That puts 42 electoral votes in play in Georgia, Michigan, and Pennsylvania alone. Forget about Arizona and Wisconsin—Trump wouldn’t need them. He only lost by 38.

Or take a different route. Replace Attorney General Bill Barr with a Rudy and have him declare that the Justice Department had determined that massive fraud tainted the results in all of the swing states that went for Biden. Team Trump had an actual plan to do just that, replacing Barr with a brainwashed nobody named Jeffrey Clark, but Trump never pulled the trigger.

Or blow the whole thing out of the water in one shot. What if, rather than Mike Pence, a Rudy had been vice president—someone who would refuse to even open the certified electoral ballots, much less count them.

There is, of course, no way of knowing exactly how things would have played out if those five Rudys had been in place. The counterfactual is always ridden with uncertainty. What if Nazi Germany had won World War II? What if the Supreme Court had handed the 2000 presidential election to Al Gore instead of George W. Bush? What if James Comey hadn’t sabotaged Hillary Clinton in the final moments of the 2016 presidential election?

We can’t know exactly how history would have played out.

But we can know that it would have played out differently. If the five Rudys had been in place in 2020, at a minimum, three states with more than enough electoral votes to overturn the vote of the people would have been in play, quite possibly with their final vote certifications being decided by highly partisan Republican legislatures. And we know that if Trump had had Rudys in the offices of the attorney general and vice president, they might have created enough chaos to throw the election into the hands of the U.S. House of Representatives where, because the vote would be state-by-state rather than by individual representatives, a strict party-line vote would have installed Trump, not Biden, as president.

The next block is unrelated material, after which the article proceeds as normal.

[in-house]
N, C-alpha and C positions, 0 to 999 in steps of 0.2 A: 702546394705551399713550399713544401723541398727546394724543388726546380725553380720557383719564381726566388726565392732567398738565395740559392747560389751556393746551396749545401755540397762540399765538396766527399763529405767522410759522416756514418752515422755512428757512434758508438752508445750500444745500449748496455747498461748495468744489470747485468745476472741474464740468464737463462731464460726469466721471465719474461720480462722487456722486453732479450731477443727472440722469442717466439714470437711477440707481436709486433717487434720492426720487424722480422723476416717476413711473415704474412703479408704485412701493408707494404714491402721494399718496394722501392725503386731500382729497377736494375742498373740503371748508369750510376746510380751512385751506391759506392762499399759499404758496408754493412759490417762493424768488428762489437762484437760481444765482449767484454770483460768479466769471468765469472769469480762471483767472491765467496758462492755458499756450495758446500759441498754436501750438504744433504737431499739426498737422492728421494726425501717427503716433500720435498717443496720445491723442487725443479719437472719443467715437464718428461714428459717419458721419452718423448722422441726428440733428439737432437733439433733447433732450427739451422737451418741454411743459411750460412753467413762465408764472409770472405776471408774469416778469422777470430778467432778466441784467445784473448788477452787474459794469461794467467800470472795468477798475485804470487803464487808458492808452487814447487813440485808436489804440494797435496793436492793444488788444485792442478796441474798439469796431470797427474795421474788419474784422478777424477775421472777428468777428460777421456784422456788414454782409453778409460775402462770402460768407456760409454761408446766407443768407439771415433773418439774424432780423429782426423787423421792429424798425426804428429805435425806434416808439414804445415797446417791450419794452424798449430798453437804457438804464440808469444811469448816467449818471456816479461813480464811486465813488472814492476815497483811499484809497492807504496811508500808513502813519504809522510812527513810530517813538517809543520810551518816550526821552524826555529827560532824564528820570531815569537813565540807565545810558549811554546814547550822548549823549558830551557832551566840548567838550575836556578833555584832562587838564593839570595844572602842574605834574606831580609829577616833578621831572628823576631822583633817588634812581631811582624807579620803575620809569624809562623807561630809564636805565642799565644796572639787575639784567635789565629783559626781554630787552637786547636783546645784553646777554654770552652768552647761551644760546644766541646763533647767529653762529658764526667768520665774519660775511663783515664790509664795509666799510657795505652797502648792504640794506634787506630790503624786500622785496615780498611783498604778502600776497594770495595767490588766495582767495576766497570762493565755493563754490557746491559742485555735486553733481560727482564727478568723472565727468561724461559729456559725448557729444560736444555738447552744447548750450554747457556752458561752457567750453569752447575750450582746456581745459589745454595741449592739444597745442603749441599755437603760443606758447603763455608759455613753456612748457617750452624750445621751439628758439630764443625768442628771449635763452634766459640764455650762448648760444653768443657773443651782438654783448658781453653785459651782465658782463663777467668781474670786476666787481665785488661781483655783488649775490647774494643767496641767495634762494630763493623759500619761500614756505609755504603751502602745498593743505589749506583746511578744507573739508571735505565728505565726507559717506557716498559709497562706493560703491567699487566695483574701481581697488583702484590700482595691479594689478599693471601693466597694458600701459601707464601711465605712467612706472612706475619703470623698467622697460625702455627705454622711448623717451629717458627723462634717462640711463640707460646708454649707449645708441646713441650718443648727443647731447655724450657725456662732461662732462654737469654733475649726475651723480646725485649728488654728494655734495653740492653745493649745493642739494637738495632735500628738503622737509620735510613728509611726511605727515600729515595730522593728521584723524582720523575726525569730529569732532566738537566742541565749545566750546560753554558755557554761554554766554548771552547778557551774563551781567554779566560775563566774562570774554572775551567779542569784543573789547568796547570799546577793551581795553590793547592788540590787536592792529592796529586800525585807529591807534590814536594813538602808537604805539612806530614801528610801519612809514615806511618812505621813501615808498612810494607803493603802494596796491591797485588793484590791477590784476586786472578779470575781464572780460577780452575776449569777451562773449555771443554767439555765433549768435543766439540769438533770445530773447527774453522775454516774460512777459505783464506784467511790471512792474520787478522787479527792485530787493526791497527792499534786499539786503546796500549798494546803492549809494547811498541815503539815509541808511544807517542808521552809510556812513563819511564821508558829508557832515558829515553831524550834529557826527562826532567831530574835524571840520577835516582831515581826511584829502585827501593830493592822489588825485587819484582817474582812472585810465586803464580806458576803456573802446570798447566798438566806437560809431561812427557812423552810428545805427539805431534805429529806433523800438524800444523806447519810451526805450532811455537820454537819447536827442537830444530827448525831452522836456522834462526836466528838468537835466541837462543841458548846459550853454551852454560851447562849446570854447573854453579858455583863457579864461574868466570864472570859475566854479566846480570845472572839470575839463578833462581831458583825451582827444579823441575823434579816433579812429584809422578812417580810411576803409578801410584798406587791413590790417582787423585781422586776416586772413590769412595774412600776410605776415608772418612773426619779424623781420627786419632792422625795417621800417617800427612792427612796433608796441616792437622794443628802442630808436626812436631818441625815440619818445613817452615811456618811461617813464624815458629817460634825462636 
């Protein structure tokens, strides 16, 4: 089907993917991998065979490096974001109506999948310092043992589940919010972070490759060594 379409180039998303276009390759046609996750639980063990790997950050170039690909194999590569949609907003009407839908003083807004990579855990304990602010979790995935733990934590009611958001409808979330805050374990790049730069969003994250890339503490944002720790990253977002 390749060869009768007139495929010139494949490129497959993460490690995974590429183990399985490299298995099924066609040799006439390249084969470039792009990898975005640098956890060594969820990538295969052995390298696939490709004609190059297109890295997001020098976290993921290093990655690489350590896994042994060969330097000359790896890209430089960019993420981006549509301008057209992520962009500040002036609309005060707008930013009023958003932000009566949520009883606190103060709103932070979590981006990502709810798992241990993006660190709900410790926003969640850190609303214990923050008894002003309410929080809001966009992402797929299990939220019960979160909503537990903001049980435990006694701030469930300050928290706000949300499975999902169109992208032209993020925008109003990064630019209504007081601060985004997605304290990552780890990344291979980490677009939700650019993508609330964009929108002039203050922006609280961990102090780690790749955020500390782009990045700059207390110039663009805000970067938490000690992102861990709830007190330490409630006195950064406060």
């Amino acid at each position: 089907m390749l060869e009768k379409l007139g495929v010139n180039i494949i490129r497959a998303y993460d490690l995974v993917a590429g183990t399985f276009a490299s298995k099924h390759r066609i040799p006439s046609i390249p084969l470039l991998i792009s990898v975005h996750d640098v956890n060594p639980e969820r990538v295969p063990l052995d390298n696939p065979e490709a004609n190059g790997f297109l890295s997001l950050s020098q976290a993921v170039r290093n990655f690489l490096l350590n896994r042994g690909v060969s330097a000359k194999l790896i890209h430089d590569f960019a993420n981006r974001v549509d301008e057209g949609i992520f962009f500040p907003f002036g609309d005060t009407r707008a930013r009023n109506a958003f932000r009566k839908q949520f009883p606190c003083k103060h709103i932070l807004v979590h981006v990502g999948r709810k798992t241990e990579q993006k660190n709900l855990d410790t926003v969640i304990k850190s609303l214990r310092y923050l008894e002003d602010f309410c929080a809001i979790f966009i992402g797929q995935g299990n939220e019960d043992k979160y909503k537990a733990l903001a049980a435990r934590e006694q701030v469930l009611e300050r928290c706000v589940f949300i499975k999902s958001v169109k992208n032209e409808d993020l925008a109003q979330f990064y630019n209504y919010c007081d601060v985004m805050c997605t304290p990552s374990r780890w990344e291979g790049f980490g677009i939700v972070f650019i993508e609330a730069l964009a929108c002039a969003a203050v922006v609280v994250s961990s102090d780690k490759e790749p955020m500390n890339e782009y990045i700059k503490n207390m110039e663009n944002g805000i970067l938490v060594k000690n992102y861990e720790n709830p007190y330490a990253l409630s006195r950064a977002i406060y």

In other words, Trump didn’t fail to overturn the 2020 election because our brilliantly engineered system of constitutional government held fast. It’s much more prosaic than that: He simply didn’t have the right people in the right positions to pull it off. He was five Rudys short, perhaps fewer under some entirely conceivable scenarios.

This essay goes on to outline how Trump isn’t making the same mistake again.

Erik’s post below about John Brown is a reminder that, in the face of great evil, a moment always comes when the choice becomes to surrender or to fight. The fascists who are in the process even as I type these words of destroying an America worth saving are not going to be stopped by elections, let alone arguments.

This is a hard truth, and of course there will always be an endless array of Reasonable Centrists and Even the Liberals to remind us that we are, like Connie in the last scene of The Godfather, being hysterical, because it’s just not true, because that can’t be true, because if it were true then all the pretty stories we tell ourselves would be nothing but soothing lies.

Remember remember the 6th of January.